Butte’s Uptown parking garage has been light on cars since the coronavirus hit, but it has become a hot-spot hang-out for some youngsters in Butte and they’re causing problems.
They’ve been sitting on open ledges dangerously, making noise at night, throwing food down below and some have been skateboarding from the top level down and using the elevator to go right back up.
“Skateboard down, ride the elevator back up. Skateboard down, elevator back up,” Karen Byrnes, Butte-Silver Bow’s community development director, said Tuesday.
Sheriff Ed Lester says none of it has amounted to “crime of the century” stuff, but police and county officials want to end the activity before it gets worse and someone gets seriously hurt.
Police used a citizen’s cell-phone video to track down a few of the teens and Lester and Byrnes called their parents Friday.
“I have no doubt the parents I talked to will take care of business,” Lester said. “We just need to get the kids to spread the word that the garage is not the place to hang out.”
Byrnes detailed the problems Tuesday to the board that oversees the Urban Revitalization Agency, the special taxing district in Uptown Butte. The URA used taxpayer-backed bonding to finance construction of the $7.5 million parking garage, which opened in early 2018.
Byrnes said she wasn’t sure if the activity was a result of the pandemic or just kids “being bored,” but the garage has recently become a popular hangout, including at night.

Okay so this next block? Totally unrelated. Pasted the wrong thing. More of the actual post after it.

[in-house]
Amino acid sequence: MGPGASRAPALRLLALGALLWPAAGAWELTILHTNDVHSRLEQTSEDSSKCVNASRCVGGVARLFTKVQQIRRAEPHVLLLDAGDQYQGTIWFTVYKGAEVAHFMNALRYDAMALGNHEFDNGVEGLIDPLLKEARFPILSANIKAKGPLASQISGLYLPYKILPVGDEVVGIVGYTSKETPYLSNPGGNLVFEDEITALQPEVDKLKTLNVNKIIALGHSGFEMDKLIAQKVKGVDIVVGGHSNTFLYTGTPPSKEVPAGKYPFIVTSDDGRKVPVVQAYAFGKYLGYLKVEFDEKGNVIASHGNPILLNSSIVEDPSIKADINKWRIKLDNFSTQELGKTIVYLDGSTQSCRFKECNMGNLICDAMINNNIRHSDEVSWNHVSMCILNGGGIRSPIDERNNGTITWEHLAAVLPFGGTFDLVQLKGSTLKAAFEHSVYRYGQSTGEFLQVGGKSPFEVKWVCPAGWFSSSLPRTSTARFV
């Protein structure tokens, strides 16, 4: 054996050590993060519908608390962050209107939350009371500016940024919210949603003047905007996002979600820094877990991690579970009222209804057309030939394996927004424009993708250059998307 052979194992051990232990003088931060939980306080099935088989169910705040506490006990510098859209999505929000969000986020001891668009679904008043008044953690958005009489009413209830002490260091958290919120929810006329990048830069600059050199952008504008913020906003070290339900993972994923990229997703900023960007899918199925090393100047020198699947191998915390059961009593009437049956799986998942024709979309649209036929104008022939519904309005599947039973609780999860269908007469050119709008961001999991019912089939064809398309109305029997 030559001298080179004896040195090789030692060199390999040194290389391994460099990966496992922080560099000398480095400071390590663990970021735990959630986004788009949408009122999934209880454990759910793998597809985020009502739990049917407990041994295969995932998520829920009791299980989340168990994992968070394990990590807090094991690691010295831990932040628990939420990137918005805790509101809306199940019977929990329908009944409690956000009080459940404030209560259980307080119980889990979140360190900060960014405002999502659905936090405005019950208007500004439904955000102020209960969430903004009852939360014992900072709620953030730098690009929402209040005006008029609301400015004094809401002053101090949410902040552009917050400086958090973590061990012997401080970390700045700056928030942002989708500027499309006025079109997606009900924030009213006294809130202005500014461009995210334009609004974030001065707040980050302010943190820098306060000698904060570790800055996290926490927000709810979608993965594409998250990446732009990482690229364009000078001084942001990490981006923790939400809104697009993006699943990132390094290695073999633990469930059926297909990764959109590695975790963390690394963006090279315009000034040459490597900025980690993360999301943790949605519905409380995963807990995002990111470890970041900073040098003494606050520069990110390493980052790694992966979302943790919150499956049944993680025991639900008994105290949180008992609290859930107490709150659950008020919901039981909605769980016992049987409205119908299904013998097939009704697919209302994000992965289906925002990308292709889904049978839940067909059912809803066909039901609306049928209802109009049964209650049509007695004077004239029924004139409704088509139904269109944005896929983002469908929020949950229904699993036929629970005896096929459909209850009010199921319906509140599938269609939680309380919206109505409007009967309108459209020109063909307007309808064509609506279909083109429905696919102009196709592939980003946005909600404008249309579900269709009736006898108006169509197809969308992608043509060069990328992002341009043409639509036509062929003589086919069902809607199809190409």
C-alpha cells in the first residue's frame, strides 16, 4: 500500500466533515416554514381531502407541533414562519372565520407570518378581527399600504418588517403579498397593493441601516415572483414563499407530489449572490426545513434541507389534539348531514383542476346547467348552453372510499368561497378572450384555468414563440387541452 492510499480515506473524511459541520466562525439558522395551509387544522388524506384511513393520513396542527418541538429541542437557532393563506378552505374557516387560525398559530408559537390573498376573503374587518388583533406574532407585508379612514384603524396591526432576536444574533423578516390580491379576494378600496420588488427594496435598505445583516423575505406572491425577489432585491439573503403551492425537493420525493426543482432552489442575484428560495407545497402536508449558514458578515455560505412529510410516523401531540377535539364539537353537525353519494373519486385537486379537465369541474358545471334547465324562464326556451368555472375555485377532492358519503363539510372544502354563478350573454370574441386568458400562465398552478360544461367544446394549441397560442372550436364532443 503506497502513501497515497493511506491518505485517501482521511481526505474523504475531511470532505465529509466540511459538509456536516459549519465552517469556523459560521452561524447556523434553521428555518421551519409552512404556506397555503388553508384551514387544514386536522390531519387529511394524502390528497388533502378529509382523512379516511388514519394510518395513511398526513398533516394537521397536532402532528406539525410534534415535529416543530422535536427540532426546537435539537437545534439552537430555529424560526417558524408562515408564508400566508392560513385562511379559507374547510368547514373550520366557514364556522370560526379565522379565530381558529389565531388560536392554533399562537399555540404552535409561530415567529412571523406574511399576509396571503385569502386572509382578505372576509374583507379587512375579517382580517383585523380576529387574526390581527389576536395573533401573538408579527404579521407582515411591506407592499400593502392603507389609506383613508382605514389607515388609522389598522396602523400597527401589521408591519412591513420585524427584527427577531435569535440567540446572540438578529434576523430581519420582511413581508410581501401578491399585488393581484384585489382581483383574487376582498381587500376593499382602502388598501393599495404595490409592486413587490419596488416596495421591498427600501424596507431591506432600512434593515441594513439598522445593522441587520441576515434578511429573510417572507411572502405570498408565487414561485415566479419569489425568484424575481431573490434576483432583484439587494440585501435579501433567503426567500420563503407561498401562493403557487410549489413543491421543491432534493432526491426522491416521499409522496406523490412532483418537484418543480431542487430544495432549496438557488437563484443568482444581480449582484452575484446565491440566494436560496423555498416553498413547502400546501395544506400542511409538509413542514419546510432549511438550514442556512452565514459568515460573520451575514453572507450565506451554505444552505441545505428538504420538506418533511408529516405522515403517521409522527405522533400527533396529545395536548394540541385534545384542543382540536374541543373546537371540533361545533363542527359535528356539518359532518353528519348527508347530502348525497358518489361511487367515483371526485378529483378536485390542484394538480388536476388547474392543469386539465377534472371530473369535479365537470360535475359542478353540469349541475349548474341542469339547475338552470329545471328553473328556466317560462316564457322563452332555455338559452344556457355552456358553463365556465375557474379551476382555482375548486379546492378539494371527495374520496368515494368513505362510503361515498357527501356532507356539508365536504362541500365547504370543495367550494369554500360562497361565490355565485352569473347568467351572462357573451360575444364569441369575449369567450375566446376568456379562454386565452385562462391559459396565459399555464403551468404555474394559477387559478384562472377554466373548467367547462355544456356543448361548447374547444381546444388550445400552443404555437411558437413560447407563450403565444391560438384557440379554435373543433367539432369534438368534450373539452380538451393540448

“It seems to have spread through social media that it’s a fun thing to do and they have been gathering on the upper floor,” Byrnes said.
She said parking is down significantly because of COVID-19. The garage is used heavily by employees of NorthWestern Energy, who paid for monthly permits, but many are working from home now because of the pandemic.
For now, that has allowed the county to block off the top three parking levels with a chain-line fence in hopes of curbing skateboarding and trespassing. But parking will pick up at some point again, so officials might install a security gate that would roll down automatically at night block off the top levels.
They are still looking at options and costs for doing that, Byrnes said. If there were vehicles on the upper levels when the gate rolled down, they would trip a sensor on the way out, causing the gate to roll up momentarily so drivers could exit.
There are some video cameras in the garage now and there are plans to add more, but the recent footage came from a citizen. It showed the license plates of a few cars on the top level and information from that was used to call the parents.
Byrnes said the soft approach was taken for now because “we were all kids” once and the recent activities had not resulted in serious damage.
She and Lester want to keep it that way and make sure nobody gets hurt. One time, a kid was doing cartwheels on the top-level ledge. He was skilled and got away with it that time, the sheriff said.
“We were all kids once and it’s an inviting place to hang out, especially when you have a little ski lift that takes you up the top row,” Lester said. “But it’s not a good thing. We don’t want to have to write anyone up for trespassing, but we are going to have to if they don’t stop hanging out there.”
Get local news delivered to your inbox!
Subscribe to our Daily Headlines newsletter.